Last month, someone asked us if we were planning to educate James at home. There’s a lot of reasons why the answer is yes; mostly related to Biblical obedience. Heidi and I believe very strongly that it is our own personal responsibility to raise our children in the nurture and admonition of the Lord. Even if our current public school curriculum wasn’t fundamentally opposed to these things (and co-ed bathrooms are the least of our concerns, by the way), institutional education systems don’t leave the time or opportunities for us to set the examples for our children that we see Scripture describing for us, the parents.
But it goes beyond that. We’re not seeing home education as a burden we carry until our country’s messed-up schooling system gets fixed, and we’re not approaching it like a daily cross to bear (not until we get to Algebra, anyhow), but as a blessing! We may be a little nervous about our own personal abilities to teach, since this is our first time to do this, but we are genuinely excited about this. Why is that?
The best, clearest, most concise answer to that is simply that we were educated at home. I realize that lots of other homeschooled kids have rejected homeschooling, that not everyone who experienced homeschooling has the best attitude about it, and that we all had different parents and experienced a different process of homeschooling. And yet, there is no better way to explain why Heidi and I are just plain excited to teach our children at home than simply to explain that we have experienced it ourselves.
Our parents taught us to love God’s Word and God’s ways, and we want to do the same for our children. But it goes beyond that. We want to teach our children at home because we loved being with our parents and siblings growing up, and we want to allow our children to have that same wonderful experience. We’re excited about providing that experience to them and being a part of it with them.
This week I’ve been reading about Sebastian Junger’s new book Tribe: On Homecoming and Belonging, which suggests that most military veterans suffer from PTSD not because of trauma, but because of the extreme culture shock of going from the very communal and self-sacrificial life of a military platoon to the very individualistic and self-absorbed life of modern America. His interviews with returning soldiers who feel the loss of camaraderie almost as keenly as the loss of individual comrades are fascinating, and their wistful descriptions of the community they used to belong to are poignant.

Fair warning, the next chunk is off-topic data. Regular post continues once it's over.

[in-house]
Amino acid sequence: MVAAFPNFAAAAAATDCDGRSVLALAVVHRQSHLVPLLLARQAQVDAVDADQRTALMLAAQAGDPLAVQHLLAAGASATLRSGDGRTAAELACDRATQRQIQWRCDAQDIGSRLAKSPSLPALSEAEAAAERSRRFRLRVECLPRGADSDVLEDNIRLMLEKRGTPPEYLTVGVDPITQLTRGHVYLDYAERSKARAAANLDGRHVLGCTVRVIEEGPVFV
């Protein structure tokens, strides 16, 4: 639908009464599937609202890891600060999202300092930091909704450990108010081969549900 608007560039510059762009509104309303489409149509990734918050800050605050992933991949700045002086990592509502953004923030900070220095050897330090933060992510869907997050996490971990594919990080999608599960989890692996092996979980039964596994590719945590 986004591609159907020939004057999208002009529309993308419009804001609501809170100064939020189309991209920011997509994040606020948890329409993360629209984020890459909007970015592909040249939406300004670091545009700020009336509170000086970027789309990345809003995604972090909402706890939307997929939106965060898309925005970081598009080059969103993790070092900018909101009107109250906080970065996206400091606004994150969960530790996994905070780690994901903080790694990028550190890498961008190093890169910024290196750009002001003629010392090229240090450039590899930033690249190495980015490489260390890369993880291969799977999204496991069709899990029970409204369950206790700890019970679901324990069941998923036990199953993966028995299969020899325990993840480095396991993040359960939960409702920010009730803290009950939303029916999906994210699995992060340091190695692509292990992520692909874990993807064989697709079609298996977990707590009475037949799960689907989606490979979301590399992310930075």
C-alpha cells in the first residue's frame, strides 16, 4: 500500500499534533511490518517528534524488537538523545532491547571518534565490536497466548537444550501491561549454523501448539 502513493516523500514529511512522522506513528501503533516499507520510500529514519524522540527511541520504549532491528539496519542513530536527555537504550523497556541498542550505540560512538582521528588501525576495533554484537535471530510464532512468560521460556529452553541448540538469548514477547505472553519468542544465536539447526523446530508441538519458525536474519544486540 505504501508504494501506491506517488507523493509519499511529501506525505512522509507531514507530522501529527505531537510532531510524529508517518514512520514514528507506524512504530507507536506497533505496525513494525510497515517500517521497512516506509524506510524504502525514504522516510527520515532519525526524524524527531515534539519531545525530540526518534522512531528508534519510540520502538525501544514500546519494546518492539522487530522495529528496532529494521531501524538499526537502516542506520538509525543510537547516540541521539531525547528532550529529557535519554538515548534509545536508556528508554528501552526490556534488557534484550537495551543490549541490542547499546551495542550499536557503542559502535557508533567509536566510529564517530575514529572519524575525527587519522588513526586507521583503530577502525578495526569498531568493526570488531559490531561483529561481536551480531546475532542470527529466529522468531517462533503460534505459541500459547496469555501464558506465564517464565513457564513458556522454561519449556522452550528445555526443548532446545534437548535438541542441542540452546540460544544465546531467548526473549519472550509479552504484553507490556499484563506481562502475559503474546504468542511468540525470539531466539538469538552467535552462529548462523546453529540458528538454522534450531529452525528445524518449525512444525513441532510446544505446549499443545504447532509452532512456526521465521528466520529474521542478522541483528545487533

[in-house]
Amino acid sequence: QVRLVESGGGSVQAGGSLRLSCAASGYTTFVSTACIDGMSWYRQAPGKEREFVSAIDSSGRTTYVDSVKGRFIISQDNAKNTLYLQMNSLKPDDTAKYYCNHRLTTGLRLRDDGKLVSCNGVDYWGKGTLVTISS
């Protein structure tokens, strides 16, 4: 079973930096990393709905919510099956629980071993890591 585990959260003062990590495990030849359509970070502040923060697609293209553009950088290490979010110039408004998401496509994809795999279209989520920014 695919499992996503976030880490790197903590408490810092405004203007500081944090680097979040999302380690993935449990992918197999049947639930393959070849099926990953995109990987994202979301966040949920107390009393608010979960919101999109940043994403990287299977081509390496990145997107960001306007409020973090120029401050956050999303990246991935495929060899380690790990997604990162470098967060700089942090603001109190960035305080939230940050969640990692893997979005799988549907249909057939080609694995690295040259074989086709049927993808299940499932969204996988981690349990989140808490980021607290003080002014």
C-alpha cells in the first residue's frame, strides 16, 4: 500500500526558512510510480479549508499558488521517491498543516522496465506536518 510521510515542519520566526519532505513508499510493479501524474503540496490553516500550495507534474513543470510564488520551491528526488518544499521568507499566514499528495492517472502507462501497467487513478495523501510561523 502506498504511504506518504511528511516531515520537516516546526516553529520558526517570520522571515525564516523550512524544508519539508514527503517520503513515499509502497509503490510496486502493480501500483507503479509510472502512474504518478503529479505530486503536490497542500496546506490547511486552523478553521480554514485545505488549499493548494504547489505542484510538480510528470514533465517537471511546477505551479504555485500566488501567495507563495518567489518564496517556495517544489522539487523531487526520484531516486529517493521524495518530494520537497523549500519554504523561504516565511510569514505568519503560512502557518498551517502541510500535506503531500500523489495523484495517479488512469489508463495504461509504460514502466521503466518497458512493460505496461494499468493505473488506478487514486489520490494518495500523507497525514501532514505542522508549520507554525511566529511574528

Junger’s reasoning is largely based on evolutionary psychology – that humans evolved as pack hunters, not lone wolves – but his observations are very compatible with Scripture. After all, it is not good for man to be alone. Humans are meant to be in families, in churches, and in communities. We were created to be in covenant relationships, both with other humans and with God Himself. Heidi and I want to both demonstrate and provide those relationships for our kids.
When we were homeschooled, we grew up in the context of a secure and loving family, rather than as an isolated individual in a whirlwind of disconnected activities with random age-segregated peer groups. It was great, primarily relationally, but also personally and academically. Family-focused education in our home will enable us to focus on a child’s true character and actual understanding of knowledge, not just blindly grading his adherence to arbitrary rules and Common Core checklists.
But again, I want to stress that we’re not just picking the educational process by which that child is least likely to be academically left behind; we’re looking forward to creating really neat Kingdom opportunities for James. Thanks to our parents’ examples, we know that a home can provide personalized opportunities for seeing, learning, and living out service, business, hospitality, and relationships far beyond anything the state can provide… and we’re so excited to be cultivating that in our little family!